The SYN flood attack sends TCP connections requests faster than a machine can process them.
- attacker creates a random source address for each packet
- SYN flag set in each packet is a request to open a new connection to the server from the spoofed IP address
- victim responds to spoofed IP address, then waits for confirmation that never arrives (waits about 3 minutes)
- victim's connection table fills up waiting for replies
- after table fills up, all new connections are ignored
- legitimate users are ignored as well, and cannot access the server
- once attacker stops flooding server, it usually goes back to normal state (SYN floods rarely crash servers)
- newer operating systems manage resources better, making it more difficult to overflow tables, but still are vulnerable
- SYN flood can be used as part of other attacks, such as disabling one side of a connection in TCP hijacking, or by preventing authentication or logging between servers.
- micro blocks
- Instead of allocating a complete connection object (which causes the memory failure), simply allocate a micro-record. Newer implementations allocate as little as 16-bytes for the incoming SYN object.
- SYN cookies
- Instead of allocating a record, send a SYN-ACK with a carefully constructed seqno generated as a hash of the clients IP address, port number, and other information. When the client responds with a normal ACK, that special seqno will be included, which the server then verifies. Thus, the server first allocates memory on the third packet of the handshake, not the first. However, the cryptographic hashing used in SYN cookies is fairly expensive, so servers that expect lots of incoming connections may choose not to use it. (Conversely, newer TCP stacks need to implement secure sequence numbers anyway in order to avoid TCP seqno prediction, so this is not necessarily a problem).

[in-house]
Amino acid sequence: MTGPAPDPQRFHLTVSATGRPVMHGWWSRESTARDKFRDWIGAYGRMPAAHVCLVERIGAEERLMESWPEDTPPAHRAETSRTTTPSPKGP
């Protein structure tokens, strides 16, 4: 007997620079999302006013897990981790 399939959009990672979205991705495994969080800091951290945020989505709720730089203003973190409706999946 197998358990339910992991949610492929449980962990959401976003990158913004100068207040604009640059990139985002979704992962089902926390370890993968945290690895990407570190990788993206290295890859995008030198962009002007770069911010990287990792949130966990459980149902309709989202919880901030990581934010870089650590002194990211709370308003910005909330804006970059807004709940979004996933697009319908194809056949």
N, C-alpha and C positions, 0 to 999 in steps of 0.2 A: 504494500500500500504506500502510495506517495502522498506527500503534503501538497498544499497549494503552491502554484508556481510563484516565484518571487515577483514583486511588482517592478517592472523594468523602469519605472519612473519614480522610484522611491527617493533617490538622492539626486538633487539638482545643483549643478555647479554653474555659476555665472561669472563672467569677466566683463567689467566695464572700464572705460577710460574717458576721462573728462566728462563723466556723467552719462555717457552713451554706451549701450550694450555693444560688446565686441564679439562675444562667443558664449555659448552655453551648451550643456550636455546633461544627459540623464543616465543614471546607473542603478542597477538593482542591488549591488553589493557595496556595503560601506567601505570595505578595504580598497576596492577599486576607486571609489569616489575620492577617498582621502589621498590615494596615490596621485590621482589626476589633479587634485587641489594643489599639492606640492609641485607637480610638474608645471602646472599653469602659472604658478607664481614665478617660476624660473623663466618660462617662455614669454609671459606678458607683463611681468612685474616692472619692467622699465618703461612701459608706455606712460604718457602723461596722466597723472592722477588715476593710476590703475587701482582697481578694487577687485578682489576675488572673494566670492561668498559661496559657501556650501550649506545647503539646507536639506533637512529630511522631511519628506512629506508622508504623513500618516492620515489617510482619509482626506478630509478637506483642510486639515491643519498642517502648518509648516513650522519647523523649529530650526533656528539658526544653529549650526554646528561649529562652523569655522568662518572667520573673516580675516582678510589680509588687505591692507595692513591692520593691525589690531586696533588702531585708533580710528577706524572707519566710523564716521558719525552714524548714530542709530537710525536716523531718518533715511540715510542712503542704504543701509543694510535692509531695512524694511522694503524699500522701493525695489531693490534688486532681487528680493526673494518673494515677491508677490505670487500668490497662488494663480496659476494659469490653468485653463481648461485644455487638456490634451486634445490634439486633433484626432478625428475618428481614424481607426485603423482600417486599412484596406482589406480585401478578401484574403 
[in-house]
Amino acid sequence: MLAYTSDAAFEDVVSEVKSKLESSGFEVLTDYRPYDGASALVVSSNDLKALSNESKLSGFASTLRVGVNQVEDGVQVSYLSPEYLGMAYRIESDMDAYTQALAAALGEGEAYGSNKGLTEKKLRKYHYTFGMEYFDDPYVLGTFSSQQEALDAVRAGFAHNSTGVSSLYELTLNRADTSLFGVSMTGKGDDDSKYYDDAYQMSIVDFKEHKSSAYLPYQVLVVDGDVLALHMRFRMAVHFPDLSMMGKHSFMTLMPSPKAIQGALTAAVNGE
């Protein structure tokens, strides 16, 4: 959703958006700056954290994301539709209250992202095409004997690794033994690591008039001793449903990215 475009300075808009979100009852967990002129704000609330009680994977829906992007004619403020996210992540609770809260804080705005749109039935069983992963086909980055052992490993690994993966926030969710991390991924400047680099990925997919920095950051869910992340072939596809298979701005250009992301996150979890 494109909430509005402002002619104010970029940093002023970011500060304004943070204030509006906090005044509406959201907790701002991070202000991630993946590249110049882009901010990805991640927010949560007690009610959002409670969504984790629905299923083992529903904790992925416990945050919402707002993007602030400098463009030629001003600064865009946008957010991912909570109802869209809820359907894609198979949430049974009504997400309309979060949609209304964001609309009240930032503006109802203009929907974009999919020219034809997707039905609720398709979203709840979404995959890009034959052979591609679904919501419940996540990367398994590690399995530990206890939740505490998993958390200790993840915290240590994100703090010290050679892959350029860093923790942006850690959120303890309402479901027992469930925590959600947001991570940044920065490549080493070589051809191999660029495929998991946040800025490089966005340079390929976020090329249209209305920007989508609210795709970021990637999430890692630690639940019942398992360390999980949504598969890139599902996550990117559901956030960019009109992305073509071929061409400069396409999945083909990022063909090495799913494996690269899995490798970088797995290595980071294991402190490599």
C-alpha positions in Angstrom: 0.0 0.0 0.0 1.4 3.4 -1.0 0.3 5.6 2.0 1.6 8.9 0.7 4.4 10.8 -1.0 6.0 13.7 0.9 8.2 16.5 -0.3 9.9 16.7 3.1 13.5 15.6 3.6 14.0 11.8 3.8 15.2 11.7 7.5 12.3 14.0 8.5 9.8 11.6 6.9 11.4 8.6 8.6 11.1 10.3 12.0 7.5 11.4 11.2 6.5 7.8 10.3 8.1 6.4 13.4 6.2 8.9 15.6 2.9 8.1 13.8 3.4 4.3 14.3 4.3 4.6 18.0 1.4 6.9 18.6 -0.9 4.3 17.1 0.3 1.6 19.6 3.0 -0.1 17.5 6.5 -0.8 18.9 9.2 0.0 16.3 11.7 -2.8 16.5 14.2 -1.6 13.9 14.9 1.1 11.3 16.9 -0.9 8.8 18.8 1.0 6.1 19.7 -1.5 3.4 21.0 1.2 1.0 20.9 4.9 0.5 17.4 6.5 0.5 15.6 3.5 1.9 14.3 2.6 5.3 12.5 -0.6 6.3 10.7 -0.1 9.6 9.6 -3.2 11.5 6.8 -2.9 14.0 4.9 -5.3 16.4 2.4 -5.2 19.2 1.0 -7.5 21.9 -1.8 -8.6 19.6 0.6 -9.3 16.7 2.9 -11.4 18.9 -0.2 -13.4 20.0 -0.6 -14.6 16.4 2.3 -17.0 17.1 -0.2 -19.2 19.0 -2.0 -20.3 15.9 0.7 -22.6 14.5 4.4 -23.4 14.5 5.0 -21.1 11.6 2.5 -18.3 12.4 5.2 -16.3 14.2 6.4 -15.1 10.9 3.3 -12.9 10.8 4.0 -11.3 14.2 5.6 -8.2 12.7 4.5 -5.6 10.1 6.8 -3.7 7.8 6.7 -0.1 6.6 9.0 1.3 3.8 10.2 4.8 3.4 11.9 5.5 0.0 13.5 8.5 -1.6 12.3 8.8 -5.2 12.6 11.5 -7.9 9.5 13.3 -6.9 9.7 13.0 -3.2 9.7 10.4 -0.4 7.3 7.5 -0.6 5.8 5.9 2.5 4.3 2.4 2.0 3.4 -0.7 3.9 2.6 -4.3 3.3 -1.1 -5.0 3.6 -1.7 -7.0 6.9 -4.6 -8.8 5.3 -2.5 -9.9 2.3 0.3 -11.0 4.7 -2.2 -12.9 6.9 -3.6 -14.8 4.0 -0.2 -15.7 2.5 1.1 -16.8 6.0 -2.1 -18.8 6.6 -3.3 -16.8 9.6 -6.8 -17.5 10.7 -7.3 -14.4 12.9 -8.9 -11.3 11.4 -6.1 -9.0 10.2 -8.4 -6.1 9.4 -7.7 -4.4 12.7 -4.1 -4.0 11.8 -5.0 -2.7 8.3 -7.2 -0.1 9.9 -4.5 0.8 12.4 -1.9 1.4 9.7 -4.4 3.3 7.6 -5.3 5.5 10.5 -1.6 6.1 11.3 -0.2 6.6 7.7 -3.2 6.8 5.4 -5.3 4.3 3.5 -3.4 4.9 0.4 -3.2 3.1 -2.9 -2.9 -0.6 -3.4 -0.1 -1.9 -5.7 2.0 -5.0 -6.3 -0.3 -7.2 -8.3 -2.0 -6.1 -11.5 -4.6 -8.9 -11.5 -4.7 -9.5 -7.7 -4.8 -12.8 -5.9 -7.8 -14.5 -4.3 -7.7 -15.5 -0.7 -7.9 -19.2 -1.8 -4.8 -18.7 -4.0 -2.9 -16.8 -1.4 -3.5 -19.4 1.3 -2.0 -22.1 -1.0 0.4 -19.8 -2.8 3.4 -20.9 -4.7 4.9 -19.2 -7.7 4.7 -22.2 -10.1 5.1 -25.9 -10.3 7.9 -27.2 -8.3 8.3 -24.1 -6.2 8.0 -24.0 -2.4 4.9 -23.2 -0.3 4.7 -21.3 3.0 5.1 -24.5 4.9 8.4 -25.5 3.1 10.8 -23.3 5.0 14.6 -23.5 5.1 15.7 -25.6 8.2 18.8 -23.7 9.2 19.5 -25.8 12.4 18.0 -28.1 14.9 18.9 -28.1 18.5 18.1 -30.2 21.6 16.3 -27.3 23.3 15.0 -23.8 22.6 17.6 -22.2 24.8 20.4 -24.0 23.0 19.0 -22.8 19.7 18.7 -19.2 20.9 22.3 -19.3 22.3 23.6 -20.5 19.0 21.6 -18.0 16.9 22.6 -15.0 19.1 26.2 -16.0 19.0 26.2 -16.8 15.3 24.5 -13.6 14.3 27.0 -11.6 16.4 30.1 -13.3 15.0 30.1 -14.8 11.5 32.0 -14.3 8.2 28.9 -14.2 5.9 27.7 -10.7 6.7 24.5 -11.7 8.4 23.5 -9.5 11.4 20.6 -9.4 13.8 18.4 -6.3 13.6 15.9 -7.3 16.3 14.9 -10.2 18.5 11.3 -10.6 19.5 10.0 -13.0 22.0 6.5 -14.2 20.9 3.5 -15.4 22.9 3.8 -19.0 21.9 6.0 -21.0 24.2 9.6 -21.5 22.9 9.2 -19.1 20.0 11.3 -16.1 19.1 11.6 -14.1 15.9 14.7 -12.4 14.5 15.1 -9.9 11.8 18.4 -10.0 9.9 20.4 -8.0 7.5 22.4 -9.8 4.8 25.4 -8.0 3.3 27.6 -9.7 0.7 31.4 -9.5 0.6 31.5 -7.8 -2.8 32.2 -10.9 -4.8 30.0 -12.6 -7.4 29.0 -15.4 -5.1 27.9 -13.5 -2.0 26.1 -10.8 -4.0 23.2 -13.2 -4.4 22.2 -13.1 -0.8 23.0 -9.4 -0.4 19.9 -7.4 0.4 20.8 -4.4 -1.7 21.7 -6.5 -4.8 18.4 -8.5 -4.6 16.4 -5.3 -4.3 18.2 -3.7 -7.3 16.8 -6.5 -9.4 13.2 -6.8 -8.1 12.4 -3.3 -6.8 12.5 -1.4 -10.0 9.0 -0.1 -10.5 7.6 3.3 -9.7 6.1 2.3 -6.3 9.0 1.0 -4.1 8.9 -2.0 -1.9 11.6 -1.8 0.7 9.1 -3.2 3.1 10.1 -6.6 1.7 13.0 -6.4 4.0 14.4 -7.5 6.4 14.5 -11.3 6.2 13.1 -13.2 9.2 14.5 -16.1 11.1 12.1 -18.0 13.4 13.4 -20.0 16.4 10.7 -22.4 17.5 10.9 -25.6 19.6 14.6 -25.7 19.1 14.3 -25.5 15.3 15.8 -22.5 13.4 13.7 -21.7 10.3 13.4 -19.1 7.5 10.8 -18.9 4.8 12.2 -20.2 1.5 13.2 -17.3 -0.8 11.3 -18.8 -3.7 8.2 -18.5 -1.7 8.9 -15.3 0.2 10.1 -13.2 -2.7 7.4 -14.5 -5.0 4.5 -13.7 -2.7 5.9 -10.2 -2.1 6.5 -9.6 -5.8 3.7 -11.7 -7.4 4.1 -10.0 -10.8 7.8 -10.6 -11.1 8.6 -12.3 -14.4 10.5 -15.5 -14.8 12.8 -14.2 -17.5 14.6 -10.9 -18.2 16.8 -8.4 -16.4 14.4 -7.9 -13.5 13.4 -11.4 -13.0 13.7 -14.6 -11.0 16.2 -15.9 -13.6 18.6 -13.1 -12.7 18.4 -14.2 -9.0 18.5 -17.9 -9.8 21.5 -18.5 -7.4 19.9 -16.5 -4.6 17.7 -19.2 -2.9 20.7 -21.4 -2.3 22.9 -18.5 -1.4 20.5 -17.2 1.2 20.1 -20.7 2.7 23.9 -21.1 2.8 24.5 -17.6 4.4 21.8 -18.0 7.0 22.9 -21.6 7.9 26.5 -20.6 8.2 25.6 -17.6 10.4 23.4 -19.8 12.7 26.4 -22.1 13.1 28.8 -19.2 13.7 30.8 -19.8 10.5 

- RST cookies
- An alternative to SYN cookies, but may cause problems with Win95 machines and/or machines behind firewalls. The way this works is that the server sends a wrong SYNACK back to the client. The client should then generate a RST packet telling the server that something is wrong. At this point, the server knows the client is valid and will now accept incoming connections from that client normally.
- stack tweaking
- TCP stacks can be tweaked in order to reduce the effect of SYN floods. The most common example is to reduce the timeout before a stack frees up the memory allocated for a connection. Another technique would be to selectively drop incoming connections.